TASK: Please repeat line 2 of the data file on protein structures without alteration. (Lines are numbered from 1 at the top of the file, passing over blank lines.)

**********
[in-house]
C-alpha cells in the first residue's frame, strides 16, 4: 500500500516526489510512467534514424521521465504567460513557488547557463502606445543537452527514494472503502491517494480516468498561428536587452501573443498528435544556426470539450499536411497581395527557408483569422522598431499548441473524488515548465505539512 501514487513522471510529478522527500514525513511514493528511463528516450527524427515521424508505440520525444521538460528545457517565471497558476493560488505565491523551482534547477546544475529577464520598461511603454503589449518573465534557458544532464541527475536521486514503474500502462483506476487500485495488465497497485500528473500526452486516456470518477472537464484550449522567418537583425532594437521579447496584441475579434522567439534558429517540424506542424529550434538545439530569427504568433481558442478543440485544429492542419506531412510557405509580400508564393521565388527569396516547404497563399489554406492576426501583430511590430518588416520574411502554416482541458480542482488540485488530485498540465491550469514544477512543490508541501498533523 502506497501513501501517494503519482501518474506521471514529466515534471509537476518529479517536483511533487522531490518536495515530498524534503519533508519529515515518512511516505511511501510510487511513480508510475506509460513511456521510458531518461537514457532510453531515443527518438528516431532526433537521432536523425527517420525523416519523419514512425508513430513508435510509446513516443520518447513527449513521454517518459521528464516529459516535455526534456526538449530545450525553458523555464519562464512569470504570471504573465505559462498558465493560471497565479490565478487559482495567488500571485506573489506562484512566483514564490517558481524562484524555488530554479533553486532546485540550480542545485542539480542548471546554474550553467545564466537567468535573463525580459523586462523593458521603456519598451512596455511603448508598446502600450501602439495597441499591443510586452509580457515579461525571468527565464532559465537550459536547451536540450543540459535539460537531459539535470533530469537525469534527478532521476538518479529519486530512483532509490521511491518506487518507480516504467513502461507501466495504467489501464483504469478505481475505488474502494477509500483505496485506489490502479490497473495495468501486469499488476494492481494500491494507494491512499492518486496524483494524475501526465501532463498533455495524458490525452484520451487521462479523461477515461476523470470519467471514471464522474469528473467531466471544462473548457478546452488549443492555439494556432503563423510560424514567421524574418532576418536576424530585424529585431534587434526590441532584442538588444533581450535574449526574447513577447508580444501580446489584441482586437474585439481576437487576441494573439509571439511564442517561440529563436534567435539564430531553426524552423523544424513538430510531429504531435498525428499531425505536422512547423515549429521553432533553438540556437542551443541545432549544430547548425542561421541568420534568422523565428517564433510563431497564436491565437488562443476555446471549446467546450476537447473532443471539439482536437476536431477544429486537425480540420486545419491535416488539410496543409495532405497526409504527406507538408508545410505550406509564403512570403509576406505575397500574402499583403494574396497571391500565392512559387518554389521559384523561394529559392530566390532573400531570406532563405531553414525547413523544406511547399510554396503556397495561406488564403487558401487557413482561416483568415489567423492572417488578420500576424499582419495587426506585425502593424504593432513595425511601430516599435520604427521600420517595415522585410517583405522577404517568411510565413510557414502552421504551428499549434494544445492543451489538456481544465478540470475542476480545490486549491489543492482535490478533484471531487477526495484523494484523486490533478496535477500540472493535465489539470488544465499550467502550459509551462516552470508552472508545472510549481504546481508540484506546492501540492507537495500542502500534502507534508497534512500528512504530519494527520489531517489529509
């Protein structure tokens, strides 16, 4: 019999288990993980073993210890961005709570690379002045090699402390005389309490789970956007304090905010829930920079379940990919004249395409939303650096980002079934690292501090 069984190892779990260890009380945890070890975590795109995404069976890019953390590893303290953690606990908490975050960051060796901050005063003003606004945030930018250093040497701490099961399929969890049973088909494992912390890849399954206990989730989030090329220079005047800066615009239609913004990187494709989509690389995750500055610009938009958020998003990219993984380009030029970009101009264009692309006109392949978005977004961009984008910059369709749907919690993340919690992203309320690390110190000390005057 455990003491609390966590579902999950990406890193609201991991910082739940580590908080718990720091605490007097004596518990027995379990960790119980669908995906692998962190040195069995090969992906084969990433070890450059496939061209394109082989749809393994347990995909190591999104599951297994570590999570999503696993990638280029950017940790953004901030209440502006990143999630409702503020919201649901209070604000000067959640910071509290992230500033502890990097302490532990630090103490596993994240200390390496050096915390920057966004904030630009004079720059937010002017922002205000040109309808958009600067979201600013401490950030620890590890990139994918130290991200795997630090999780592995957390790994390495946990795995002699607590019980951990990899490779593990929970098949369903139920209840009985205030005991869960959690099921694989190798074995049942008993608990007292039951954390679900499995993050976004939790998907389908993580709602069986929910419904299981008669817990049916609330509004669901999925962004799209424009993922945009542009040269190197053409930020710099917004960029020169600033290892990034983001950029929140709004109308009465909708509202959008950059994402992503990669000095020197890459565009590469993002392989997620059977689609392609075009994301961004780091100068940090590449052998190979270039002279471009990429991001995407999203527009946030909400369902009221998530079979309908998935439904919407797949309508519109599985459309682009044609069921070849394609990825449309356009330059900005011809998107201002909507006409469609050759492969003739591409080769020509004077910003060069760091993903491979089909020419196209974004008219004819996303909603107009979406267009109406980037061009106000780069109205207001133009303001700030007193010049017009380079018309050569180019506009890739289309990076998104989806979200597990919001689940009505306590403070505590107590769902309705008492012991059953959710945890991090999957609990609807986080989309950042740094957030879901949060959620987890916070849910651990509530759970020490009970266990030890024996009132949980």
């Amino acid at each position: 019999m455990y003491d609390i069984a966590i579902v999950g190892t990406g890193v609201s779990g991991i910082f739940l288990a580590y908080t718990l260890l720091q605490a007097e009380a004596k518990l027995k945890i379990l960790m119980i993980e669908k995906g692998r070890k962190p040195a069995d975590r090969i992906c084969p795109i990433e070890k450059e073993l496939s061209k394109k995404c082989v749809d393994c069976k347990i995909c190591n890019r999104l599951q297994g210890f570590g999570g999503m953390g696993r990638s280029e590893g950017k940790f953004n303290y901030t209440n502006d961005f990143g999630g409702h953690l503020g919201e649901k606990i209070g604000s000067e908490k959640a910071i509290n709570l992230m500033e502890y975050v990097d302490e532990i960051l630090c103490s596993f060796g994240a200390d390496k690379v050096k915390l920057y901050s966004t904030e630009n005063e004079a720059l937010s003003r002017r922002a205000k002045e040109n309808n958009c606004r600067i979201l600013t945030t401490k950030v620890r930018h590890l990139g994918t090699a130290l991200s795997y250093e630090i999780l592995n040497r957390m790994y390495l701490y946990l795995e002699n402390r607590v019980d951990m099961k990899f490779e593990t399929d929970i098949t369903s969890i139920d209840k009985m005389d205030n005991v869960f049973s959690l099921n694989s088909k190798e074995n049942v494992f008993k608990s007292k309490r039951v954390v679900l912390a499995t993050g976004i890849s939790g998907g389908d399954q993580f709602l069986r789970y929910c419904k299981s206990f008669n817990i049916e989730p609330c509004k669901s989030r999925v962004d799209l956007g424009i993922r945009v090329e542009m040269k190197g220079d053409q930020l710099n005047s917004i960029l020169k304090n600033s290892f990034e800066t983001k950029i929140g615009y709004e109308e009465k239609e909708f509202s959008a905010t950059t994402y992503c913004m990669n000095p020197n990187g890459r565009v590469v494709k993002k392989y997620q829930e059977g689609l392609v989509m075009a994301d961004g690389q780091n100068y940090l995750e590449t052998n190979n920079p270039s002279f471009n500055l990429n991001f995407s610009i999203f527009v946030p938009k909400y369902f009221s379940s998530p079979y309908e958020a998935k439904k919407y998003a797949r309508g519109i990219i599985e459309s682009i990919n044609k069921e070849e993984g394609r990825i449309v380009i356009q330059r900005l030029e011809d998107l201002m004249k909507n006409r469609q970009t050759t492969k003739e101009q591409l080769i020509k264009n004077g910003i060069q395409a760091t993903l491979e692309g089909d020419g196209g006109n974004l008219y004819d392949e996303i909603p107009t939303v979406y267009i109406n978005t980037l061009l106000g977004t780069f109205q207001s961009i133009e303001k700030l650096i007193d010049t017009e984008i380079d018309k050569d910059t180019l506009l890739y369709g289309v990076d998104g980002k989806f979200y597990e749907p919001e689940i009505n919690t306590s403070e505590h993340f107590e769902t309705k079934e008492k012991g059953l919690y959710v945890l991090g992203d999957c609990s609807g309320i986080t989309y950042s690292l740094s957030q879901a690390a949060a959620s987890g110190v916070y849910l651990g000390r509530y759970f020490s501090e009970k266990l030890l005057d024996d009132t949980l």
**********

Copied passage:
C-alpha cells in the first residue's frame, strides 16, 4: 500500500516526489510512467534514424521521465504567460513557488547557463502606445543537452527514494472503502491517494480516468498561428536587452501573443498528435544556426470539450499536411497581395527557408483569422522598431499548441473524488515548465505539512 501514487513522471510529478522527500514525513511514493528511463528516450527524427515521424508505440520525444521538460528545457517565471497558476493560488505565491523551482534547477546544475529577464520598461511603454503589449518573465534557458544532464541527475536521486514503474500502462483506476487500485495488465497497485500528473500526452486516456470518477472537464484550449522567418537583425532594437521579447496584441475579434522567439534558429517540424506542424529550434538545439530569427504568433481558442478543440485544429492542419506531412510557405509580400508564393521565388527569396516547404497563399489554406492576426501583430511590430518588416520574411502554416482541458480542482488540485488530485498540465491550469514544477512543490508541501498533523 502506497501513501501517494503519482501518474506521471514529466515534471509537476518529479517536483511533487522531490518536495515530498524534503519533508519529515515518512511516505511511501510510487511513480508510475506509460513511456521510458531518461537514457532510453531515443527518438528516431532526433537521432536523425527517420525523416519523419514512425508513430513508435510509446513516443520518447513527449513521454517518459521528464516529459516535455526534456526538449530545450525553458523555464519562464512569470504570471504573465505559462498558465493560471497565479490565478487559482495567488500571485506573489506562484512566483514564490517558481524562484524555488530554479533553486532546485540550480542545485542539480542548471546554474550553467545564466537567468535573463525580459523586462523593458521603456519598451512596455511603448508598446502600450501602439495597441499591443510586452509580457515579461525571468527565464532559465537550459536547451536540450543540459535539460537531459539535470533530469537525469534527478532521476538518479529519486530512483532509490521511491518506487518507480516504467513502461507501466495504467489501464483504469478505481475505488474502494477509500483505496485506489490502479490497473495495468501486469499488476494492481494500491494507494491512499492518486496524483494524475501526465501532463498533455495524458490525452484520451487521462479523461477515461476523470470519467471514471464522474469528473467531466471544462473548457478546452488549443492555439494556432503563423510560424514567421524574418532576418536576424530585424529585431534587434526590441532584442538588444533581450535574449526574447513577447508580444501580446489584441482586437474585439481576437487576441494573439509571439511564442517561440529563436534567435539564430531553426524552423523544424513538430510531429504531435498525428499531425505536422512547423515549429521553432533553438540556437542551443541545432549544430547548425542561421541568420534568422523565428517564433510563431497564436491565437488562443476555446471549446467546450476537447473532443471539439482536437476536431477544429486537425480540420486545419491535416488539410496543409495532405497526409504527406507538408508545410505550406509564403512570403509576406505575397500574402499583403494574396497571391500565392512559387518554389521559384523561394529559392530566390532573400531570406532563405531553414525547413523544406511547399510554396503556397495561406488564403487558401487557413482561416483568415489567423492572417488578420500576424499582419495587426506585425502593424504593432513595425511601430516599435520604427521600420517595415522585410517583405522577404517568411510565413510557414502552421504551428499549434494544445492543451489538456481544465478540470475542476480545490486549491489543492482535490478533484471531487477526495484523494484523486490533478496535477500540472493535465489539470488544465499550467502550459509551462516552470508552472508545472510549481504546481508540484506546492501540492507537495500542502500534502507534508497534512500528512504530519494527520489531517489529509